Directors & Officers Liability Insurance – do you need it?

Prizm Solutions

Many business owners choose a limited company structure in order to minimise their personal liability should their businesses ever run into trouble. However, did you know that, even with Limited Company status, that you, as a director can still be personally sued in certain circumstances?

As a shareholder, your liability is limited to the value of your shares. However, as a director, the law says you have unlimited liability to your company, shareholders, employees, creditors, the public and to certain government agencies (such as the Health & Safety Executive). This is why it’s still possible to be personally sued as a director, despite having limited company status.

As well as the Companies Act 2006, other legislation also impacts specifically on company directors, putting them at personal risk, such as the Insolvency Acts 1986 & 2000, Company Directors Disqualification Act 1986, Value Added Tax Act 1994, Data Protection Acts 1984 & 1998, Environmental Protection Act 1990, Competition Act 1998, Enterprise Act 2002 and the Bribery Act 2010!

It's a scary world, isn’t it! The good news is, there is a solution – and it’s not expensive!

Directors & Officers Liability insurance is a very useful policy to take out to help you keep your personal assets secure.

If you’re still not sure why you might need such insurance cover, here are some examples of genuine claims under this type of insurance.

1. A director signed a company cheque but omitted the word 'Limited'. The cheque was not honoured and by the time the corrected cheque was re-presented, the company had gone into liquidation. As a consequence, the managing director was held personally liable for the value of the cheque, over £30,000.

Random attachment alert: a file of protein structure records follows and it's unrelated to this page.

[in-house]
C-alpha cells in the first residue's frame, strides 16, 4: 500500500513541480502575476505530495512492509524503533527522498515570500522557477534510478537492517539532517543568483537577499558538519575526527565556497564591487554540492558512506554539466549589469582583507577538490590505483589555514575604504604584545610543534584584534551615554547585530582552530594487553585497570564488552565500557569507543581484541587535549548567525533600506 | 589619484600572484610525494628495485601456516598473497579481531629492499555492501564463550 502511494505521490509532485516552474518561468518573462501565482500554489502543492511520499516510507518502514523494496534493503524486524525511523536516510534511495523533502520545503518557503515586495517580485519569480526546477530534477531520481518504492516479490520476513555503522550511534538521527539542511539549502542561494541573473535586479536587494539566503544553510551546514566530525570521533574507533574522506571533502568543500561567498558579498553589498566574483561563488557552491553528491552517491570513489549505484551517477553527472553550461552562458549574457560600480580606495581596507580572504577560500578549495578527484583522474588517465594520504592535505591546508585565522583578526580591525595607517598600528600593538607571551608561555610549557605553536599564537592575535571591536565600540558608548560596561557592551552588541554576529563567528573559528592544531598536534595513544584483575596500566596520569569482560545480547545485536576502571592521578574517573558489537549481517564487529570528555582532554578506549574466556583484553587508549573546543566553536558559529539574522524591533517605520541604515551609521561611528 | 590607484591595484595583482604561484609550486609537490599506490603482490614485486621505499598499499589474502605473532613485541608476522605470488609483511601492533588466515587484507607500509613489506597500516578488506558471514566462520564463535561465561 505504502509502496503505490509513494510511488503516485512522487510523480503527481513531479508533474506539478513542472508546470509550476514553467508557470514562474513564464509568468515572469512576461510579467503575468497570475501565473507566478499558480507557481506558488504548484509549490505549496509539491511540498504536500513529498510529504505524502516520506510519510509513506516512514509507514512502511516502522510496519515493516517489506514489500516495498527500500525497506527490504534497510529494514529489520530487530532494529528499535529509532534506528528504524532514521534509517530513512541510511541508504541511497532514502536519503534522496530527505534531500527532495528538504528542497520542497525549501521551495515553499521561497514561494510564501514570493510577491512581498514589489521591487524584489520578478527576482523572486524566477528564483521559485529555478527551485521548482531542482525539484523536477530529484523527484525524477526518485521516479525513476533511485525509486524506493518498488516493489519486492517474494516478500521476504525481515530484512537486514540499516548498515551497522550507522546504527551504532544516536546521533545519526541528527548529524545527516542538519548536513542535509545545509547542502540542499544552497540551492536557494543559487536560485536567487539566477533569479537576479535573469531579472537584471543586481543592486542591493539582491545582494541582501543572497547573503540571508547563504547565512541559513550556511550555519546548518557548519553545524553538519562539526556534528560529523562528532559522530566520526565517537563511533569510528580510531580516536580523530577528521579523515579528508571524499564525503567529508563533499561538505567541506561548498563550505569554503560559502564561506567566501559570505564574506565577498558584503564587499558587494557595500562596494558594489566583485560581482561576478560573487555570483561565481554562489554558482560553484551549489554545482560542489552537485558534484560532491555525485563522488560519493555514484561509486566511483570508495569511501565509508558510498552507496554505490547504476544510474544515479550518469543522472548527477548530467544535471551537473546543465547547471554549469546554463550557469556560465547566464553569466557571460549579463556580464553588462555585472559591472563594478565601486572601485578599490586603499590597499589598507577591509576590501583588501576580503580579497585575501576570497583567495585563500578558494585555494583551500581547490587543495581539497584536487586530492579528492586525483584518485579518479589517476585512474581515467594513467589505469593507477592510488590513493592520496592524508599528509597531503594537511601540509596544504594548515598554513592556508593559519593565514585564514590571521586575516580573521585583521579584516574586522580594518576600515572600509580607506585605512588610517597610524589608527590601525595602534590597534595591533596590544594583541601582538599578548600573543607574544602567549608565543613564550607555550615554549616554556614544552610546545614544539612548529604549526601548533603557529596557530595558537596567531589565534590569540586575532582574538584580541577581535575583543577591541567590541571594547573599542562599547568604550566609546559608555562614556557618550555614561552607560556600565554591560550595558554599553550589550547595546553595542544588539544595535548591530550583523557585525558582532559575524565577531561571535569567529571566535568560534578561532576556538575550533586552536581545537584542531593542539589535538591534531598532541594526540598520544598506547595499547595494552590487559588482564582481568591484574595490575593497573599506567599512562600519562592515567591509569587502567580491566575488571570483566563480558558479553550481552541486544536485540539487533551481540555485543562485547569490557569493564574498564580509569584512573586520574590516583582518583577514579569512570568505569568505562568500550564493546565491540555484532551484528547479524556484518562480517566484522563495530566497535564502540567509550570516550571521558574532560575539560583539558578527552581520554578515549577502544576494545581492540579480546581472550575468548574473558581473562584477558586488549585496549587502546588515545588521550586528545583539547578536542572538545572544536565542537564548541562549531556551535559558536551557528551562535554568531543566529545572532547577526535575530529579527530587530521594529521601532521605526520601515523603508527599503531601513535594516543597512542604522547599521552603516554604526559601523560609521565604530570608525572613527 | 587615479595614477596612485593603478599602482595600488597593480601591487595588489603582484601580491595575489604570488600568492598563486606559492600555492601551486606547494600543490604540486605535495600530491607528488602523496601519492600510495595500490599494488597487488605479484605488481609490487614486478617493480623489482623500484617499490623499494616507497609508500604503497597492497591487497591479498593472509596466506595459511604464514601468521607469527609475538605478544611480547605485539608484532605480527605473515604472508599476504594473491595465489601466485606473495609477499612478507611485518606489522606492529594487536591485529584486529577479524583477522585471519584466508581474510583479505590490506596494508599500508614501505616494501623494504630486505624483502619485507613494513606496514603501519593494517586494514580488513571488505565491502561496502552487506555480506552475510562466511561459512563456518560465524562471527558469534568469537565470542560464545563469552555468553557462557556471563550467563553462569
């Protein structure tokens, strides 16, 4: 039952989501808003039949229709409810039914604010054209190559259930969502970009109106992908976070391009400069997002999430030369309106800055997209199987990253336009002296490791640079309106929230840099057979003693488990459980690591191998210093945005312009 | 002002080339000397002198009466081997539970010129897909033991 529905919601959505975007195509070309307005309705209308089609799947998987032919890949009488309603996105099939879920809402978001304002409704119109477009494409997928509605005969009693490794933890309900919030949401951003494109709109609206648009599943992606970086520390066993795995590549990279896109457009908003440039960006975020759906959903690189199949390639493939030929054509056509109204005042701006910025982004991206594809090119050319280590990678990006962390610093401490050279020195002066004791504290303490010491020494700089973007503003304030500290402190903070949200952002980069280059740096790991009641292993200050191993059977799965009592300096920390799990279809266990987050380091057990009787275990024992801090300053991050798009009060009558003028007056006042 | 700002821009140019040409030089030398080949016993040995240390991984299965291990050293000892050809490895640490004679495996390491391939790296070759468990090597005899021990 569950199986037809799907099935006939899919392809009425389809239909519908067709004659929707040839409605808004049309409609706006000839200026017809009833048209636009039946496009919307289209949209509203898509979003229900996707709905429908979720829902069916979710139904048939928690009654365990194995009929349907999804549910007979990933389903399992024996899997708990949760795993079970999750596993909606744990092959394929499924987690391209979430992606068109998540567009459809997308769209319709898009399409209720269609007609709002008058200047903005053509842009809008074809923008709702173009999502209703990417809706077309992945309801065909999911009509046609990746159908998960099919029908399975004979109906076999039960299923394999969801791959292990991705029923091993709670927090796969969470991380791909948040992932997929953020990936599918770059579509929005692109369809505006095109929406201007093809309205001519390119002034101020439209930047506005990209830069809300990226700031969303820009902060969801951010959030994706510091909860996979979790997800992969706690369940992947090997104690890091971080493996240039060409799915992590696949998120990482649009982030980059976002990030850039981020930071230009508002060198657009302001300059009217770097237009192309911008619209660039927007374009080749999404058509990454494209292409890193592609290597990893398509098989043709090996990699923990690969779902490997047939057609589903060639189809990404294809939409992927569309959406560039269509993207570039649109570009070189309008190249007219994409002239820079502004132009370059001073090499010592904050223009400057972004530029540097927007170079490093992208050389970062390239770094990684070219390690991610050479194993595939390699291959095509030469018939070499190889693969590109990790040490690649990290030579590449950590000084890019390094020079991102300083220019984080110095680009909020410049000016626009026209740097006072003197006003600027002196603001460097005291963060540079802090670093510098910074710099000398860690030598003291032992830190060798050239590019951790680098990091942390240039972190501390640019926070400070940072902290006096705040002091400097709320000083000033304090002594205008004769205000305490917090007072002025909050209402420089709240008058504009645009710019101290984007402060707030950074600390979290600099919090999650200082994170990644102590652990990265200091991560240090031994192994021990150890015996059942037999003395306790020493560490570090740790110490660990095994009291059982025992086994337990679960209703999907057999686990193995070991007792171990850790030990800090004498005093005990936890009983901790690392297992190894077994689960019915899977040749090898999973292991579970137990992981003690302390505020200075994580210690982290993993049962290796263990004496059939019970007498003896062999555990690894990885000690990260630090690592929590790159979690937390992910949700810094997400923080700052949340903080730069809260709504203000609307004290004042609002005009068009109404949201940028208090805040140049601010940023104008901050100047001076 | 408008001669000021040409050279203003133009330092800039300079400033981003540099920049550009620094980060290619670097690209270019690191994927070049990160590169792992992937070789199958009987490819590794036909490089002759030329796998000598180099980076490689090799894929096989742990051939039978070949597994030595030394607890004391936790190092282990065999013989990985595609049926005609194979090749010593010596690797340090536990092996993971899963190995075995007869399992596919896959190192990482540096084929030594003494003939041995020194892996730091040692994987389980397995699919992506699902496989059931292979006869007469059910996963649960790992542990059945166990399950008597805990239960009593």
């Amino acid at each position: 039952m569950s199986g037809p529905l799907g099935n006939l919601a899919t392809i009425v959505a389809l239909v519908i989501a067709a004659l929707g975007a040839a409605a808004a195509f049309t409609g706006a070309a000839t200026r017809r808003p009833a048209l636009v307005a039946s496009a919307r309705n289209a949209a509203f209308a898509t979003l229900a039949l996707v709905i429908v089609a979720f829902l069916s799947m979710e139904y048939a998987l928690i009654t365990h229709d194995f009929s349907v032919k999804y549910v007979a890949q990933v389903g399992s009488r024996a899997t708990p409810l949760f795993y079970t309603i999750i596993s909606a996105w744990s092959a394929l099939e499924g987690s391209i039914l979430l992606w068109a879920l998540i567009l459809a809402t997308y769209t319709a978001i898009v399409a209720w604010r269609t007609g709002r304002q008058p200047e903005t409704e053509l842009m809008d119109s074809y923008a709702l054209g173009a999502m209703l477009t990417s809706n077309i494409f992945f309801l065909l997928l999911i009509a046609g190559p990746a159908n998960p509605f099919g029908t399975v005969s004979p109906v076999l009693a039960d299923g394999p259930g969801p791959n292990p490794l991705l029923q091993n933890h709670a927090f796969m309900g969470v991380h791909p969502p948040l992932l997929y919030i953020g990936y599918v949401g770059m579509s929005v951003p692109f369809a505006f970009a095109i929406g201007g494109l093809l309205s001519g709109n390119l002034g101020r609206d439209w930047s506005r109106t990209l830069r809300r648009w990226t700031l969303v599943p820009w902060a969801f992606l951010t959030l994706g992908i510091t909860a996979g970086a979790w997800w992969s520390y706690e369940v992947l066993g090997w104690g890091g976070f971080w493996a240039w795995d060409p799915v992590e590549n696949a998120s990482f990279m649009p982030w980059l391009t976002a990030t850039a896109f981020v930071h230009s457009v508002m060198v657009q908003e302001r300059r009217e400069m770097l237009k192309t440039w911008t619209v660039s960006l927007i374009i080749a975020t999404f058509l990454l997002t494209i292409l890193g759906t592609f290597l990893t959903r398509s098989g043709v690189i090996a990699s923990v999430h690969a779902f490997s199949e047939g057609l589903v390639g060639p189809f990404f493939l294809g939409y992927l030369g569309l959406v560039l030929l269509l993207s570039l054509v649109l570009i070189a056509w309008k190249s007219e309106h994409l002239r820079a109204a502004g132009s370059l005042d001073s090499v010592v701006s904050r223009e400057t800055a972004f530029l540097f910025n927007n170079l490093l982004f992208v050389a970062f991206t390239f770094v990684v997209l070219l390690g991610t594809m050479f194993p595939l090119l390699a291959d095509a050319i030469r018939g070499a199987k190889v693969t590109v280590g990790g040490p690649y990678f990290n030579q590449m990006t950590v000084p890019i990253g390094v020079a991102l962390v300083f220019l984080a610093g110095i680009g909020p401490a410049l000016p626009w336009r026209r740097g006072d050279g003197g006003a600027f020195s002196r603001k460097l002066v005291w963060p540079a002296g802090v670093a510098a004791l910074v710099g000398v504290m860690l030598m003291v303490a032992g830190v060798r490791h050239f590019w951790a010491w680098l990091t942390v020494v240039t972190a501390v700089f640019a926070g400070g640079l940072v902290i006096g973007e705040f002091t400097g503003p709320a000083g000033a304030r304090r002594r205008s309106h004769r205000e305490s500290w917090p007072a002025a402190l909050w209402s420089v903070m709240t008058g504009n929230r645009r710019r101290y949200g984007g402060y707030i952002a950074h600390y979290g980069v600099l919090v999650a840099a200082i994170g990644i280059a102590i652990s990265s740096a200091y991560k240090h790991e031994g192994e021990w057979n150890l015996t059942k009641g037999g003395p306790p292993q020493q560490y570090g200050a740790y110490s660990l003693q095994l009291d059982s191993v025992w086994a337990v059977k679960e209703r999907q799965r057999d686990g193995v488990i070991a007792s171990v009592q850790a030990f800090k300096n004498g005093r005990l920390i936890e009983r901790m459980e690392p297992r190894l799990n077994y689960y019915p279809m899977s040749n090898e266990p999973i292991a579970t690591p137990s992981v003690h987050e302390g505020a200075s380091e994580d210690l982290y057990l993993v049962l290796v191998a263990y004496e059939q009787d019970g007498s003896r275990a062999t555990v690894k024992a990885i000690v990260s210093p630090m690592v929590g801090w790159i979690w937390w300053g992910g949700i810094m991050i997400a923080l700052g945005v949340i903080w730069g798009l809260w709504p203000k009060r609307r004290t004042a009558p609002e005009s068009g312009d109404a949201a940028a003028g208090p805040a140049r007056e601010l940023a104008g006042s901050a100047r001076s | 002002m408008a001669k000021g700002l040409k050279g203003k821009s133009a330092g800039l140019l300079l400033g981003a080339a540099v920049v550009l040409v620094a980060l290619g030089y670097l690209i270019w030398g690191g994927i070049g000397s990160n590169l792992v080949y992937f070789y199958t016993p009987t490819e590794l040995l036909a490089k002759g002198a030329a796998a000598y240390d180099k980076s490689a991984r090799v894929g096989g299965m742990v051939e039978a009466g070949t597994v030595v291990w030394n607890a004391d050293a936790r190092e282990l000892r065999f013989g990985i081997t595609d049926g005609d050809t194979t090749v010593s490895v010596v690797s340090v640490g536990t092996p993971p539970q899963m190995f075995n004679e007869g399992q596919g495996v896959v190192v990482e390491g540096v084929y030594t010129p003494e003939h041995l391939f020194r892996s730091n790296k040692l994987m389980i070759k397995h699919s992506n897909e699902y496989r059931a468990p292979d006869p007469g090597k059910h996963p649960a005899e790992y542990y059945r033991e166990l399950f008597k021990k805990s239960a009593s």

2. A small shareholder in a private company took action against the directors alleging that, over a period of several years, the directors had abused their positions by paying themselves excessive salaries but paying low dividends to the shareholders. The shareholder applied to the High Court for a review of the directors’ actions and demanded that they repay over £1,000,000 to the company.

3. A driver fell asleep whilst driving for the family-run haulage company for which he was employed. Two motorists were killed. The court held that the operations manager should have ensured that his driver adhered to the relevant driving regulations. He had also failed to keep in close touch on these matters with his co-director. Both directors incurred substantial defence costs before being convicted of corporate manslaughter.

4. A construction company suffered a near miss when a huge pane of glass fell from the fifth floor of a redevelopment project onto the pavement. Miraculously, no one was injured but the Health & Safety Executive made a site visit the following day. This revealed a number of legislative breaches. A variety of actions were subsequently brought against the directors resulting in costs of £45,000.

5. A fire results in the destruction of a company’s premises. It is subsequently discovered that the Director responsible for arranging the Company’s insurances had inadvertently failed to keep the insured values up to date resulting in a significant underpayment by their Insurers. This in turn meant that the premises could not be rebuilt with the insurance proceeds alone. The other Directors decide to sue the Director responsible for the shortfall.

We live in a society where blame culture is common, so a problem is often deemed as someone’s fault. And whilst in many cases the formation of a limited company may help protect the directors, the examples above show how that isn’t always the case.

If you’d like to find out more about how to keep your personal assets safe in times of trouble, just give the friendly team at Prizm Solutions a call on 01827 313931.